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Renewing the Latin American ConnectionIn the 19th century, talented engineering students from Latin Amer ica traveled the long road to Rensselaer. Today, their spirit lives on in efforts to bring more latin American students to the Institute.
By William B. Patrick
Graduate student Victor Marrero recently traveled to Caracas, Venezuela, to help renew a Rensselaer tradition that dates back to the mid-19th century. Marrero has joined forces with Napoleon Ferrer ’55, president of the Venezuelan Chapter of the Rensselaer Alumni Association, to attract more Latin American students to the Troy campus.
In late September, Marrero visited Caracas to meet with Ferrer and other chapter members to discuss how to interest talented students in Rensselaer. While Marrero applauds the Institute’s initiative to increase diversity by reaching out to more minority and international students, he believes there is opportunity to tap the talent of young Latin Americans even more.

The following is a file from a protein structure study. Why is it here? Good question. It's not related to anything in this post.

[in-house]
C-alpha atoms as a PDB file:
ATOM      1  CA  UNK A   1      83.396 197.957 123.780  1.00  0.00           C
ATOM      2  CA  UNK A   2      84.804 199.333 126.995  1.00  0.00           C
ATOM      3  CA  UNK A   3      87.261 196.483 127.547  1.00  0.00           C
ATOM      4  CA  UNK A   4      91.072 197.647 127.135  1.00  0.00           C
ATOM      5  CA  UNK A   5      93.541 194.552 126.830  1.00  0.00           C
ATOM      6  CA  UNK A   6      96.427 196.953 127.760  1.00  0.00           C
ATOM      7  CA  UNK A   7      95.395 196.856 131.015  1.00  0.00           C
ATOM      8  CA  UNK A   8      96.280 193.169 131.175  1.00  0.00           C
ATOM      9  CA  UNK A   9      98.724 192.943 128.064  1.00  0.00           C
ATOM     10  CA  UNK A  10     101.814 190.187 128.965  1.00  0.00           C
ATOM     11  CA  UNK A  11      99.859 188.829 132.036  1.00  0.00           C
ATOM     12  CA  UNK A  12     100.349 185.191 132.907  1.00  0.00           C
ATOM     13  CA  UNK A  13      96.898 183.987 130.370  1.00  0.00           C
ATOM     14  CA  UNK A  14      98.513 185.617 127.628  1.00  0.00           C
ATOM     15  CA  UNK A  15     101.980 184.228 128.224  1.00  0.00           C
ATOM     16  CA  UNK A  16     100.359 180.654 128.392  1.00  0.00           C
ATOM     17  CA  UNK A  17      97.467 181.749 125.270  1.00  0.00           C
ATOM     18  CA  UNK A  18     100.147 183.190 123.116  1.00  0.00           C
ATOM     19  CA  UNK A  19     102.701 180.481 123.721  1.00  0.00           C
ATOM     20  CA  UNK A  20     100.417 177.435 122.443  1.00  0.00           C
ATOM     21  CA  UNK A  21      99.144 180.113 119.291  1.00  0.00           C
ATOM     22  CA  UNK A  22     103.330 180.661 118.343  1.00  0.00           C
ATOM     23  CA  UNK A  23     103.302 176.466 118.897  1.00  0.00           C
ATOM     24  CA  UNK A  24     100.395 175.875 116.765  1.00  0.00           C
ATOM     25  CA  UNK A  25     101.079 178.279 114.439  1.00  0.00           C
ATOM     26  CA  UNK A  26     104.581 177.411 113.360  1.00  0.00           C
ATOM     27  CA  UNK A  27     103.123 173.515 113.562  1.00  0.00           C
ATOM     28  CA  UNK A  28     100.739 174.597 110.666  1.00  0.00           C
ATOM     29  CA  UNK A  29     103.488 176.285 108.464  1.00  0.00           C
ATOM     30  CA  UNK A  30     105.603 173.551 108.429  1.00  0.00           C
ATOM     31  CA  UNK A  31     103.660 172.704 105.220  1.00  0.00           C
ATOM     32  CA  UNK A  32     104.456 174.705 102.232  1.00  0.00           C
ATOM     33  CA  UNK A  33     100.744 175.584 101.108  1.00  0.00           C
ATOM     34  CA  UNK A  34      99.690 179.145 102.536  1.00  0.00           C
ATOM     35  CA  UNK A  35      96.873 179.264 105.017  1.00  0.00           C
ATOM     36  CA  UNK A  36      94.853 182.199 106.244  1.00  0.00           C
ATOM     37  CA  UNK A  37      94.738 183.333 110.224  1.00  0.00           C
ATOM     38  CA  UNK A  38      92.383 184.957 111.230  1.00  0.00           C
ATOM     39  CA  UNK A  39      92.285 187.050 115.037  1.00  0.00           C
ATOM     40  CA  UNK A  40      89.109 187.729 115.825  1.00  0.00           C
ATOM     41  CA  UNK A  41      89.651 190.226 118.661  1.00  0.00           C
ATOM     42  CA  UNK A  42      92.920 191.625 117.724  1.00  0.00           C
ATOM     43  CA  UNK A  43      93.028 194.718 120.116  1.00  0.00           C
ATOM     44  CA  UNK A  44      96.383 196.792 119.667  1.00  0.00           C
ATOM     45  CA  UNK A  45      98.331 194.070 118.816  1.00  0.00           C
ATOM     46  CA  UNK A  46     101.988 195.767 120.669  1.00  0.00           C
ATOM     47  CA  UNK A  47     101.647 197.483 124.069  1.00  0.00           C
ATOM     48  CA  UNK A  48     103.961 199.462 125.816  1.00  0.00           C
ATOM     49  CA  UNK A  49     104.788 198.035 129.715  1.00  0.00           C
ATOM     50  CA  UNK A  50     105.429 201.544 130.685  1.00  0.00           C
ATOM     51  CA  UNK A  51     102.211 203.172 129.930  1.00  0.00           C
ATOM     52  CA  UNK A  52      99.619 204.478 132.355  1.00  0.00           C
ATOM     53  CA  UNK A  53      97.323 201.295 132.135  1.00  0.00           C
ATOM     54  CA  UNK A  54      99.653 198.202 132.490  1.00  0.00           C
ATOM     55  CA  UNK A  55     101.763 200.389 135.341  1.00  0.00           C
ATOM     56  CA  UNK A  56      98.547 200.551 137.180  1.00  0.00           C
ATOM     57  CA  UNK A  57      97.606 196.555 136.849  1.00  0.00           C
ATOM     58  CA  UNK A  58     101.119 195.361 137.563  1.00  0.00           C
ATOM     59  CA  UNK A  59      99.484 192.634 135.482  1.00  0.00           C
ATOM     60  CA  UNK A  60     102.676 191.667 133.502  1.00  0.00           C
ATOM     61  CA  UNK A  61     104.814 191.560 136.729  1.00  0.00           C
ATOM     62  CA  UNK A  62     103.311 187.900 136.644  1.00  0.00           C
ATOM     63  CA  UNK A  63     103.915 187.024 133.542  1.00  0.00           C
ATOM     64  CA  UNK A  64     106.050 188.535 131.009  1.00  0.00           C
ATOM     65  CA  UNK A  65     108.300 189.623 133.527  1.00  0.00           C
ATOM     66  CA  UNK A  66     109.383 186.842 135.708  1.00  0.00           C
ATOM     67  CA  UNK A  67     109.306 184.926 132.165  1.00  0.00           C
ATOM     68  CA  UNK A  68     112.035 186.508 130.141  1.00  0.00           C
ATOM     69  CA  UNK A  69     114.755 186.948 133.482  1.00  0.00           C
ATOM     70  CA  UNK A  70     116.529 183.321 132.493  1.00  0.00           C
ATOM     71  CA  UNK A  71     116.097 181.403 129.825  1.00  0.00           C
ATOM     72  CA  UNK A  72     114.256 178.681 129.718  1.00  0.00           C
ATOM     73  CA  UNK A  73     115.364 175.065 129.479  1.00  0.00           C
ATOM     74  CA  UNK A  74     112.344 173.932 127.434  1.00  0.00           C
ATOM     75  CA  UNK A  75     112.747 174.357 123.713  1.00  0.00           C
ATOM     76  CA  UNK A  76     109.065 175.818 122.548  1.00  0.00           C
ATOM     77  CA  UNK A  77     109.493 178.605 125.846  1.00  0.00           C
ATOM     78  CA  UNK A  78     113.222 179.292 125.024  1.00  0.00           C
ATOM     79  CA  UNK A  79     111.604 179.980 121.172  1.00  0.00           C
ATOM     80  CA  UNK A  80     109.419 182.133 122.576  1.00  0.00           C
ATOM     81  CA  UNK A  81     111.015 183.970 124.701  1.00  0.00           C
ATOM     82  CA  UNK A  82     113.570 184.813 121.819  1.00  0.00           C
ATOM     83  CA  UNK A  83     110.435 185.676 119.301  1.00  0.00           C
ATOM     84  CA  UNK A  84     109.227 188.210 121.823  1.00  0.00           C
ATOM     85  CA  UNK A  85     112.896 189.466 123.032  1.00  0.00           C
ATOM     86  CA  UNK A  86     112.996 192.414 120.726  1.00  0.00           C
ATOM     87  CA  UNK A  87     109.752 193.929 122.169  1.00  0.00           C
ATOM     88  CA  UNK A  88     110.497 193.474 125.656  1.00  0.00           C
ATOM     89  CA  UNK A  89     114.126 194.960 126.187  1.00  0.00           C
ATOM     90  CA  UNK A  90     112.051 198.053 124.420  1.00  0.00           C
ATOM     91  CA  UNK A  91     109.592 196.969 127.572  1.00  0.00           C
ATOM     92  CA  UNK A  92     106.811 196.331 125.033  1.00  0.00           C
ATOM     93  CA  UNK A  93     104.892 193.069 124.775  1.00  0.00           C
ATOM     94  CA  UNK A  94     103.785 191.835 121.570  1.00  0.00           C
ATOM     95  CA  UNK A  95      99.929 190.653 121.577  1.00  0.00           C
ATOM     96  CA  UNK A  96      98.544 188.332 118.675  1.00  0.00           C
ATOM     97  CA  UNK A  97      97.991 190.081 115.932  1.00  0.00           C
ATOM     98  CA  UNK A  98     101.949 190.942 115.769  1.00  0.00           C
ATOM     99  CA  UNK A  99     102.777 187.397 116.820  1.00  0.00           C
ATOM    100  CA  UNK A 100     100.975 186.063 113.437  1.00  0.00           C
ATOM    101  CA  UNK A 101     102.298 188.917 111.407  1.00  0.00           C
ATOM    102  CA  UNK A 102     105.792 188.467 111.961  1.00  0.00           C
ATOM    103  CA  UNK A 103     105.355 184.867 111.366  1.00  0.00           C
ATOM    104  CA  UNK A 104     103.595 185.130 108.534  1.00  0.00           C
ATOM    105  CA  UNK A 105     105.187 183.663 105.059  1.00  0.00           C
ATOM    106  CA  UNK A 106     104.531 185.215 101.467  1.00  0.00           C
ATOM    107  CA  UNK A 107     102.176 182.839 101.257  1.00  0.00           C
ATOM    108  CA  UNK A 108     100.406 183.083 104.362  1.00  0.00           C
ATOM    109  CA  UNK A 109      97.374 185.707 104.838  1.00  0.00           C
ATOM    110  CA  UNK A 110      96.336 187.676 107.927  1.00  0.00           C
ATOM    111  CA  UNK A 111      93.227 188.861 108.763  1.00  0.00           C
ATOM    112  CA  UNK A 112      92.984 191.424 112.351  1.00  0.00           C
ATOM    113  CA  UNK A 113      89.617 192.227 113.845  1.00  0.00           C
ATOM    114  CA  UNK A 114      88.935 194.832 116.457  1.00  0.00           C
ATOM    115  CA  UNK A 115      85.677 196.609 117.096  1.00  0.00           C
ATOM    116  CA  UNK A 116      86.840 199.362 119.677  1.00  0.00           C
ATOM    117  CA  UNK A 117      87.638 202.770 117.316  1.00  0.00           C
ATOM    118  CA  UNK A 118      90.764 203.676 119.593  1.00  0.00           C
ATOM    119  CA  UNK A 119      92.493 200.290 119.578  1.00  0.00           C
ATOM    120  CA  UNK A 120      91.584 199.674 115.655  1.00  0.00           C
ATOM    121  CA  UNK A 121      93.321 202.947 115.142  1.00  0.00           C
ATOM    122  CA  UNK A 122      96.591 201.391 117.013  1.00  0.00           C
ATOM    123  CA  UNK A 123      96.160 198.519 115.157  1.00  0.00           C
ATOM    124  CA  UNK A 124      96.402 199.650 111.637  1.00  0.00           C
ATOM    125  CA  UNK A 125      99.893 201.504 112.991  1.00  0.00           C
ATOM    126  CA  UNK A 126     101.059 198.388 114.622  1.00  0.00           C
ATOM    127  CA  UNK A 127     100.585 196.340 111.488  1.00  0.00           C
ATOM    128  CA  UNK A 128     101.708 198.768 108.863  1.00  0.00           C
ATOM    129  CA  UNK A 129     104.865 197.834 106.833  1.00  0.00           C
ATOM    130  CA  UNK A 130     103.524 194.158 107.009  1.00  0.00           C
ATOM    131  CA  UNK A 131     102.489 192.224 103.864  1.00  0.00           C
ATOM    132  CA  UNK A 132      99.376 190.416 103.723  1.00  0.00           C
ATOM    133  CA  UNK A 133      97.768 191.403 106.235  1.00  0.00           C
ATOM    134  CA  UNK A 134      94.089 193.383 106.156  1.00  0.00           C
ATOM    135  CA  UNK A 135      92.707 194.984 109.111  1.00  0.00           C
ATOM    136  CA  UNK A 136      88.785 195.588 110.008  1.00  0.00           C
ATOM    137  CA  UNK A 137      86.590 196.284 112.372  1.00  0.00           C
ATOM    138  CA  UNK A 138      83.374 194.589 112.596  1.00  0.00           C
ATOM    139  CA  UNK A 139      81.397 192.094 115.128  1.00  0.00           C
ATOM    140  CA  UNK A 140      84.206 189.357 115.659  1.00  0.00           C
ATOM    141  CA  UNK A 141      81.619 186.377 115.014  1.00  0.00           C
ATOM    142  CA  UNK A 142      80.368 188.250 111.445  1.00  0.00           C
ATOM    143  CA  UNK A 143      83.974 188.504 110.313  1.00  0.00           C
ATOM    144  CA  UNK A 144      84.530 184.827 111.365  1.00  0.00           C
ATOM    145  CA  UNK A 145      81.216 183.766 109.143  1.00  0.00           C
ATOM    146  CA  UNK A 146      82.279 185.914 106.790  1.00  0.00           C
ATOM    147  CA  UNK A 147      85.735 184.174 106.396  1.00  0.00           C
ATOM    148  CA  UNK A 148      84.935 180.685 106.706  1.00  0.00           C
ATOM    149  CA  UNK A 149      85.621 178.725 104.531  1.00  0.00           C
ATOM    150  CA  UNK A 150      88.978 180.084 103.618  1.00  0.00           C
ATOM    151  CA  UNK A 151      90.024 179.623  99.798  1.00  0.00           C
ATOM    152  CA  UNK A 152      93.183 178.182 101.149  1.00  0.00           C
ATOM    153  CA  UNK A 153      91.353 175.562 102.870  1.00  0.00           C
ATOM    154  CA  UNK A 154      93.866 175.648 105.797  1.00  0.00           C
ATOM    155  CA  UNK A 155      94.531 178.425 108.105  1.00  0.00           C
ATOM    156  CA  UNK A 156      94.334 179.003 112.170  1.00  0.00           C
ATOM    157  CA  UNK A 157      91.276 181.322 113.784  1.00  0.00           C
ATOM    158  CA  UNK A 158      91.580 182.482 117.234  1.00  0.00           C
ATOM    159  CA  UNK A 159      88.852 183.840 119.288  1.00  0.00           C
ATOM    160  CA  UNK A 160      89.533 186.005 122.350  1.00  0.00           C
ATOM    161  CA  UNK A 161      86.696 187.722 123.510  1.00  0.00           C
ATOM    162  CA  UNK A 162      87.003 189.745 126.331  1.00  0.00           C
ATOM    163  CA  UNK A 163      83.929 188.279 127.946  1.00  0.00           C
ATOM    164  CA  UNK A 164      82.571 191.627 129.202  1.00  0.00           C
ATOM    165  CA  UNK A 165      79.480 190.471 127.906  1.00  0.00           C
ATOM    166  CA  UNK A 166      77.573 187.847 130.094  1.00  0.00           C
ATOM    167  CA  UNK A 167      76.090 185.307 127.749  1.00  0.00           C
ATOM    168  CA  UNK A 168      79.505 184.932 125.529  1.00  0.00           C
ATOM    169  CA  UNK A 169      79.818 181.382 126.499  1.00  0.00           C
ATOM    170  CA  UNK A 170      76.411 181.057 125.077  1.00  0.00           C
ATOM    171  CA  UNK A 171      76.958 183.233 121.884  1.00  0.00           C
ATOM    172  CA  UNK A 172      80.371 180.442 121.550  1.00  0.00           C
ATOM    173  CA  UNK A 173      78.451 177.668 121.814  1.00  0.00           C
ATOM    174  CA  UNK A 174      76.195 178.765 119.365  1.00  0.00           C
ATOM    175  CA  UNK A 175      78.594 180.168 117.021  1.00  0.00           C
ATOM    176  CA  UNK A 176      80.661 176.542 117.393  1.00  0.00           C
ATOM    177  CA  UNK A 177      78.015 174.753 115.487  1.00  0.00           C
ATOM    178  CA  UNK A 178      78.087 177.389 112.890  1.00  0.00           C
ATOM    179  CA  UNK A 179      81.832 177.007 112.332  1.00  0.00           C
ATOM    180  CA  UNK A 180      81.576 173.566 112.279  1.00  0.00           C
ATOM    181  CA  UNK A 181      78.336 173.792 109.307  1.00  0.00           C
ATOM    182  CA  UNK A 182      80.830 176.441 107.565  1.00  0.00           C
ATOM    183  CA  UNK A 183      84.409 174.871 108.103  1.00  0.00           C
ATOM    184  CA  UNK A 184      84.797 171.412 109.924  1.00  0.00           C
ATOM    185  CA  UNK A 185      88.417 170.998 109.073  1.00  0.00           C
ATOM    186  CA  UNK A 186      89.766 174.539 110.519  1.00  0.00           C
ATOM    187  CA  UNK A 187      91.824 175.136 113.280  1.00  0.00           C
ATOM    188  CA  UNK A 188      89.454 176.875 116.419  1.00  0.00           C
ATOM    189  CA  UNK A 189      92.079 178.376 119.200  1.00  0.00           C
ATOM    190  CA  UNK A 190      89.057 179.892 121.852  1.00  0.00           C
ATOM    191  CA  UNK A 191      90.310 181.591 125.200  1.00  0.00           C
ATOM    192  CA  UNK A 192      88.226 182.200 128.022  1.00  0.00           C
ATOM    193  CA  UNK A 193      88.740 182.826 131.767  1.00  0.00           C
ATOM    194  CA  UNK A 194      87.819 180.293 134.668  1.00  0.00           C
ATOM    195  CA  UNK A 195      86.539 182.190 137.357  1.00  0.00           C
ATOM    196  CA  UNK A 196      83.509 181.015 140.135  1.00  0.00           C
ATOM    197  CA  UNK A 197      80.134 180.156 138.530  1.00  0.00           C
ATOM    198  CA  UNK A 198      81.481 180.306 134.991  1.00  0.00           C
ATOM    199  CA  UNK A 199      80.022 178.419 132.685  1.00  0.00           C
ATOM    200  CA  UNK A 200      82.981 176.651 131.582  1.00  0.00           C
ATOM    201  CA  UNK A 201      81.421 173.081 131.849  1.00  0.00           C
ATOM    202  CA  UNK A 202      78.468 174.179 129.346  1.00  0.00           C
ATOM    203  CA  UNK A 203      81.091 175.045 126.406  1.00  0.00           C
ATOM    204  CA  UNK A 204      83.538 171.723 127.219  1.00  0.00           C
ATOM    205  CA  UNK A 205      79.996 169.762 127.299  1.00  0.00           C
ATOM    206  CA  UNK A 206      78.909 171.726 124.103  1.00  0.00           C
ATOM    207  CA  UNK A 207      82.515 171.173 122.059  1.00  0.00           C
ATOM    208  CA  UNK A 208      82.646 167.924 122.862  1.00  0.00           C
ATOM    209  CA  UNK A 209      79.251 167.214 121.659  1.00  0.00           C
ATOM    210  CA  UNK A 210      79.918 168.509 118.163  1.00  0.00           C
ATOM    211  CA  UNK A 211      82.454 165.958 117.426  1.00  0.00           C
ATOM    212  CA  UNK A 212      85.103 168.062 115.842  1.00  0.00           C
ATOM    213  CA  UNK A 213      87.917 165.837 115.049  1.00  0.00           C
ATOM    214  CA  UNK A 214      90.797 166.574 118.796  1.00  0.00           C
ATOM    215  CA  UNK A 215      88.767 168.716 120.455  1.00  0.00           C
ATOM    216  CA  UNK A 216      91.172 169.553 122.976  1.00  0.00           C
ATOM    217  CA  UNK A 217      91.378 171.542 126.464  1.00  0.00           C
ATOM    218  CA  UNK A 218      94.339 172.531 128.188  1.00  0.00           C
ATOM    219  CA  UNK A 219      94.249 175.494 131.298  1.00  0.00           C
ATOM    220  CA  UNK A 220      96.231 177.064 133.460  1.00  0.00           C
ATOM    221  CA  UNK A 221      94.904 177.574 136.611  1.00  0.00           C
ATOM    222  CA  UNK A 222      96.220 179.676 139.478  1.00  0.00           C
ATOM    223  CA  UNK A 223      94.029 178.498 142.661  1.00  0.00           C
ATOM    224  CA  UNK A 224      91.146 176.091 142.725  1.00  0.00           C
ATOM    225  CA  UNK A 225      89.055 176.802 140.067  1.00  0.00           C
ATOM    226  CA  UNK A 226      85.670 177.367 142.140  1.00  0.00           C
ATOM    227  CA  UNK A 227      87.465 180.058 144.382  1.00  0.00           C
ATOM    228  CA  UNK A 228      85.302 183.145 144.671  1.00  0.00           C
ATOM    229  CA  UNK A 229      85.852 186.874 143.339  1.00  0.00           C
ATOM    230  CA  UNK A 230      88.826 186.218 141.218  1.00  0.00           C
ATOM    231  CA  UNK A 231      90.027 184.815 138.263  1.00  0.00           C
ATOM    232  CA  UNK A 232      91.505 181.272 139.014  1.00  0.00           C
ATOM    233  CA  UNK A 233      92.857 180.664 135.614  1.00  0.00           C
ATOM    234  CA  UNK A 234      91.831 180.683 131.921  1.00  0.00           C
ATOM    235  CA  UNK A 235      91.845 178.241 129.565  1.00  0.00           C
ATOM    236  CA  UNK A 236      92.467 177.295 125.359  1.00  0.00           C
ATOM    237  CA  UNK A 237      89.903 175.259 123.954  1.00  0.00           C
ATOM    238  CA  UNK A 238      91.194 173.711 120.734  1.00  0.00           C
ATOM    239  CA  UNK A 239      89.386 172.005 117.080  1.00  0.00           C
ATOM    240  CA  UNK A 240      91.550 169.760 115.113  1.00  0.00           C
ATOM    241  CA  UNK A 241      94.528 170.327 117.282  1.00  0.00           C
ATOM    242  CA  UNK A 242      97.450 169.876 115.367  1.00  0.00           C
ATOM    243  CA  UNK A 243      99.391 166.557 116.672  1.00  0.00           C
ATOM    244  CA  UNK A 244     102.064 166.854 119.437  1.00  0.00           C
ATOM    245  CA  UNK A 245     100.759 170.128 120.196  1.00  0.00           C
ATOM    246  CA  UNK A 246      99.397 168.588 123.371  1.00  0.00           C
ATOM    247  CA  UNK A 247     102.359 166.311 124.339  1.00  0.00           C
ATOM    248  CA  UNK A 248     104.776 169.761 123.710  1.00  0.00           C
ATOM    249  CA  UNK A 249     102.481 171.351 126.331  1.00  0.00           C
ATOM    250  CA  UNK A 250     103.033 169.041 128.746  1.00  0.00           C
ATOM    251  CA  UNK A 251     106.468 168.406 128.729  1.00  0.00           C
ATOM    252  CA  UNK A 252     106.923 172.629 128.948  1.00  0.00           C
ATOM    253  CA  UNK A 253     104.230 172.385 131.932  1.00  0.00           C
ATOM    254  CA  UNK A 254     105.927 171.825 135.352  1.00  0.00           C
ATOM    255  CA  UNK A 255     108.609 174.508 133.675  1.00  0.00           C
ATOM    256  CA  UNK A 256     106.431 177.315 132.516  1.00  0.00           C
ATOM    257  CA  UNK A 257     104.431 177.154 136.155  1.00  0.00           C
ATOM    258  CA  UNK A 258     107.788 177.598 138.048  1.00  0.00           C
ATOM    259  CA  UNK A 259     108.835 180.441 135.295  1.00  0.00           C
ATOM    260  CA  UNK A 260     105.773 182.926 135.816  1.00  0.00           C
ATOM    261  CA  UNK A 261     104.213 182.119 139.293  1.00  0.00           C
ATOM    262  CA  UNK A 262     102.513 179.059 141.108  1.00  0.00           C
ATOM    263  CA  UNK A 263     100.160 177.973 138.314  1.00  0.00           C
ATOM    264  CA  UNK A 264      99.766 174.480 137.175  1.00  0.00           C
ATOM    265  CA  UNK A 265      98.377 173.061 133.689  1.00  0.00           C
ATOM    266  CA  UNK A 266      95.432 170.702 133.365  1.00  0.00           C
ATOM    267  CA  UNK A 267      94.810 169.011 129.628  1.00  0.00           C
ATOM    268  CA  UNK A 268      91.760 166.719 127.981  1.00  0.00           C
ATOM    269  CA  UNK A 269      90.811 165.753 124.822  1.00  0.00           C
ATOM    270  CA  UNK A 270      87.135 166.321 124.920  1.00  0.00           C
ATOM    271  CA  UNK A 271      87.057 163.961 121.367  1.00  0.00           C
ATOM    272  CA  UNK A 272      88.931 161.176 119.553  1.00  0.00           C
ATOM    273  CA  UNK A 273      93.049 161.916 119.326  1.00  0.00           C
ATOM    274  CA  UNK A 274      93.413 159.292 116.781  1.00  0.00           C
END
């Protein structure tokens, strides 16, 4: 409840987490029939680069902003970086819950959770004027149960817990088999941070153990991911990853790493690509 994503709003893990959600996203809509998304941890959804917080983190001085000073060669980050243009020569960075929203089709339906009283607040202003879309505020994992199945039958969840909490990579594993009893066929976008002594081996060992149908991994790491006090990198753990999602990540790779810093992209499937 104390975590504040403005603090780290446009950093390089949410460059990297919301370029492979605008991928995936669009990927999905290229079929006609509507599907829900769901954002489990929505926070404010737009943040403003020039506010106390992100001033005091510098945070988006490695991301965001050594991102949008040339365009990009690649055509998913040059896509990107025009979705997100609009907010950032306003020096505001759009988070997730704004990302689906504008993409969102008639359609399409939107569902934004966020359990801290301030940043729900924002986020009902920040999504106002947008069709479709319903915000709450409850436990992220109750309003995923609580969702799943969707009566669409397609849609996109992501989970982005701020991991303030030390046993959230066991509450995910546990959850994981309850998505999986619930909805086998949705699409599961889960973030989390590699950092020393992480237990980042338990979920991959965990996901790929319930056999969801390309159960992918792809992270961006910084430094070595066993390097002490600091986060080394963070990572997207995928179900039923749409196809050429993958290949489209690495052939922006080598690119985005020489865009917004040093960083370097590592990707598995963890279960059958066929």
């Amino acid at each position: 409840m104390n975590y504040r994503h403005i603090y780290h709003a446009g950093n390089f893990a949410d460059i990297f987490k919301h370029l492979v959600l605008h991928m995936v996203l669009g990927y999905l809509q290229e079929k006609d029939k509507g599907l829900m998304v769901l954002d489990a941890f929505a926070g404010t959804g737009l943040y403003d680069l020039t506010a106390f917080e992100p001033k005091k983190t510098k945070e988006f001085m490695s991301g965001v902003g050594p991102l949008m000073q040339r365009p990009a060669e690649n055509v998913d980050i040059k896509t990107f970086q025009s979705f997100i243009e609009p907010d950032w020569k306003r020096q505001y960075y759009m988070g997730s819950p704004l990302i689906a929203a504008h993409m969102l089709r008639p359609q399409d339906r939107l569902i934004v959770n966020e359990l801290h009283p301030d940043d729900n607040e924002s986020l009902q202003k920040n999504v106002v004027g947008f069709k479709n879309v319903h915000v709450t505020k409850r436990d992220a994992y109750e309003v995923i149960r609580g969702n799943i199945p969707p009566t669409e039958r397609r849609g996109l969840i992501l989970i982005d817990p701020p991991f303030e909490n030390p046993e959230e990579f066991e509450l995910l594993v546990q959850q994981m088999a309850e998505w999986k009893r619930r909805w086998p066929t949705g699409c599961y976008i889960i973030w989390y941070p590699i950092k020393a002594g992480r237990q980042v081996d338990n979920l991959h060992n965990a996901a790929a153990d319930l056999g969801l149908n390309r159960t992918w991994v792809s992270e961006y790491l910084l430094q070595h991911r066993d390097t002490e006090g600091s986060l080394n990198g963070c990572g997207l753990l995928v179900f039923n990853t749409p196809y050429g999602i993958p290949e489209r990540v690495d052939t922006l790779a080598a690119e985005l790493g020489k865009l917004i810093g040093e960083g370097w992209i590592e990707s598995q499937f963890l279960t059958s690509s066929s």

Marrero, a student in the Ph.D. program in mechanical engineering and president of the Rensselaer chapter of Phi Iota Alpha, the Latin American fraternity, grew up poor in Puerto Rico, but his family’s sacrifices allowed him to attend private school and earn his bachelor’s and master’s degrees in mechanical engineering from universities in Puerto Rico. As an American citizen he was eligible for federal funding and scholarships that have enabled him to study for the last year and a half at Rensselaer.
“I think coming from poverty and being able to accomplish your education gives you the big picture of what the necessities are,” Marrero says. “A lot of people in America don’t understand what sacrifice is, like having to be the best so you can get out of a country. That takes a lot of discipline. So when you get opportunities, you will then have the perspective to go back and help others.”
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